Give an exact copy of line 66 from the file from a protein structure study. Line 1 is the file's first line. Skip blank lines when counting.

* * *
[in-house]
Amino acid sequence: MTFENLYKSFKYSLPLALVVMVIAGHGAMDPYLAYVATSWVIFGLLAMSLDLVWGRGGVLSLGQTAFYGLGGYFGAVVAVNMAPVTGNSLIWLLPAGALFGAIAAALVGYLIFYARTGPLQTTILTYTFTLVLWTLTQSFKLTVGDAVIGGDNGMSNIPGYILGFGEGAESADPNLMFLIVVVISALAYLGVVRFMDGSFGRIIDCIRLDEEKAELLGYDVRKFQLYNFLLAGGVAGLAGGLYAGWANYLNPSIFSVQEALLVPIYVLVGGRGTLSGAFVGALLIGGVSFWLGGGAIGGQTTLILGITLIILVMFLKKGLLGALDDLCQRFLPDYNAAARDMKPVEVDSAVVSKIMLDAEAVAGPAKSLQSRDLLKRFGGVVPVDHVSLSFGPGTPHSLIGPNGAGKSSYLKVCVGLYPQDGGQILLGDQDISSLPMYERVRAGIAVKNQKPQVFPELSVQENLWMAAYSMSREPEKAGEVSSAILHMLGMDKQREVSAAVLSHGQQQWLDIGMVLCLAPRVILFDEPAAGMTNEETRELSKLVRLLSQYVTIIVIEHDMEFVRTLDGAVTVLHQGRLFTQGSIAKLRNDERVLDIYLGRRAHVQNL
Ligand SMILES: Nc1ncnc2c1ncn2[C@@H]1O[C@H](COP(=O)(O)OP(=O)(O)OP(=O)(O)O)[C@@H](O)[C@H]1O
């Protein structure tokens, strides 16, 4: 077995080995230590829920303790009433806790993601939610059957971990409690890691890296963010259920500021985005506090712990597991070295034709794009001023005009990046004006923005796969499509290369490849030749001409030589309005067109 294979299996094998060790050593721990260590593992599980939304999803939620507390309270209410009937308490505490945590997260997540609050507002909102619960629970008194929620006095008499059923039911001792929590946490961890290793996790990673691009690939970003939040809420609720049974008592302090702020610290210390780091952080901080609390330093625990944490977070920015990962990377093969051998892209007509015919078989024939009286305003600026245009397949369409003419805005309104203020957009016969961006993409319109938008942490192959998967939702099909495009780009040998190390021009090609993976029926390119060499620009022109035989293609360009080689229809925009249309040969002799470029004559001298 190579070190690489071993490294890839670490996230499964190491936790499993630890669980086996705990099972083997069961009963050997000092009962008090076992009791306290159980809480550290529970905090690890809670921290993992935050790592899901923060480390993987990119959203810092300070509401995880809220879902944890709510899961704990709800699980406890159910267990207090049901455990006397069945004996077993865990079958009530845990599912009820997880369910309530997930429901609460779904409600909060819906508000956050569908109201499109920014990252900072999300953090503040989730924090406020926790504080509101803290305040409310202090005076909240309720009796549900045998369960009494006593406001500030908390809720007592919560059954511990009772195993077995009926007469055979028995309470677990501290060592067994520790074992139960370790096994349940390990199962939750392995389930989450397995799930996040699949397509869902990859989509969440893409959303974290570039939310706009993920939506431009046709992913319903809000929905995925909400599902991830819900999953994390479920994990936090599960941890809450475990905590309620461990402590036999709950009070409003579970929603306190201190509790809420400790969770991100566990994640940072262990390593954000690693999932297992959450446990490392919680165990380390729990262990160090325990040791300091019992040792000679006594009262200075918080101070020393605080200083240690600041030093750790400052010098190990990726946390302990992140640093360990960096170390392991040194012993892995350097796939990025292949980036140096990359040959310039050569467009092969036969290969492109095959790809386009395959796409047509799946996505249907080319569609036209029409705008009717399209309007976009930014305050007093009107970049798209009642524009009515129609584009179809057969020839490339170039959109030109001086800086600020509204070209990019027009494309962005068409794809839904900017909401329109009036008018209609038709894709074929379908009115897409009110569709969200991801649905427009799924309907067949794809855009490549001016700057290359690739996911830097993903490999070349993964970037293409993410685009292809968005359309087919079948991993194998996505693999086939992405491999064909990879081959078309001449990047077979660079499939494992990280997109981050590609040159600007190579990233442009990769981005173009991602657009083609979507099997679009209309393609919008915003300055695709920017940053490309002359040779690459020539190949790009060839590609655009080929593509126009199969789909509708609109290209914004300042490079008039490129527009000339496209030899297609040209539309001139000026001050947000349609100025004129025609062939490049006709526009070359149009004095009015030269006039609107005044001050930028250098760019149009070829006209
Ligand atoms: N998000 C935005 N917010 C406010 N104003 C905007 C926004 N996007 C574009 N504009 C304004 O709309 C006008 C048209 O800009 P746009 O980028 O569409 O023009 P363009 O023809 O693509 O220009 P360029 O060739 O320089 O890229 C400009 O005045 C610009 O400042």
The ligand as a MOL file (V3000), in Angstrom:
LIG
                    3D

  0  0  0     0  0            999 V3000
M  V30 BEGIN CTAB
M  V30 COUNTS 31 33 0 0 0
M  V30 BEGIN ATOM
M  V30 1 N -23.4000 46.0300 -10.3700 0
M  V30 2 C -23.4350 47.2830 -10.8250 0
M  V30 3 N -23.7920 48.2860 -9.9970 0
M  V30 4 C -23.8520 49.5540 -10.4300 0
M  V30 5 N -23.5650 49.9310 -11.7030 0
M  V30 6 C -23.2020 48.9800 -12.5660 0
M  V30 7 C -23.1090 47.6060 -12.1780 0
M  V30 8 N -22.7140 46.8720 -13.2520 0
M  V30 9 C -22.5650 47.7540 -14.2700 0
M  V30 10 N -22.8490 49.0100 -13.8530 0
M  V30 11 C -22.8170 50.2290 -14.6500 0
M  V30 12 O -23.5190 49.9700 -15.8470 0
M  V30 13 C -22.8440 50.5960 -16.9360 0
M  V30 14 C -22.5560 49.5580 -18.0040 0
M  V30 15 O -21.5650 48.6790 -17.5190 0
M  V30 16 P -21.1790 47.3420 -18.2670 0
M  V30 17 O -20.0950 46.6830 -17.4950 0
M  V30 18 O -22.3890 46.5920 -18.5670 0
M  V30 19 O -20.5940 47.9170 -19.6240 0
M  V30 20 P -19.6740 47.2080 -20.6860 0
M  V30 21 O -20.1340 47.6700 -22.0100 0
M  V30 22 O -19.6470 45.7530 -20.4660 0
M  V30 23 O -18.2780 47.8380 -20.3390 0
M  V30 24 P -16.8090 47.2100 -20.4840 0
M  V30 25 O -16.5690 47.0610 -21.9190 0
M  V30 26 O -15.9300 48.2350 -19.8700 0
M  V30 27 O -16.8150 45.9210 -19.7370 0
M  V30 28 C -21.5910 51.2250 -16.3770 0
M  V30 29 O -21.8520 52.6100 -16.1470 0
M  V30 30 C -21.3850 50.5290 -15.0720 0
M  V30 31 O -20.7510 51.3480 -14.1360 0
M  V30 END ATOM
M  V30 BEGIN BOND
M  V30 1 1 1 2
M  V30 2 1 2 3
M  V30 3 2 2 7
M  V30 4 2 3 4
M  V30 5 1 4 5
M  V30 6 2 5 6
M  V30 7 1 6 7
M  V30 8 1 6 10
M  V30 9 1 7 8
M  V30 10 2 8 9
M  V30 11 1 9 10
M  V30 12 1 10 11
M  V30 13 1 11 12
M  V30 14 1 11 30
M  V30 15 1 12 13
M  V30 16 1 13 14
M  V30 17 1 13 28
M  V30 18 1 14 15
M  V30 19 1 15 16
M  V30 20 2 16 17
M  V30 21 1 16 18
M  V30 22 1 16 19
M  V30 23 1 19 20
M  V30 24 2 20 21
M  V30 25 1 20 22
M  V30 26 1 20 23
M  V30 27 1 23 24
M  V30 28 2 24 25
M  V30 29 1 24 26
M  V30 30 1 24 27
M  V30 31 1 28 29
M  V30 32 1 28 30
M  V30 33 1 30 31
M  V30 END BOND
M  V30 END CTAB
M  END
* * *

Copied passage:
M  V30 21 1 16 18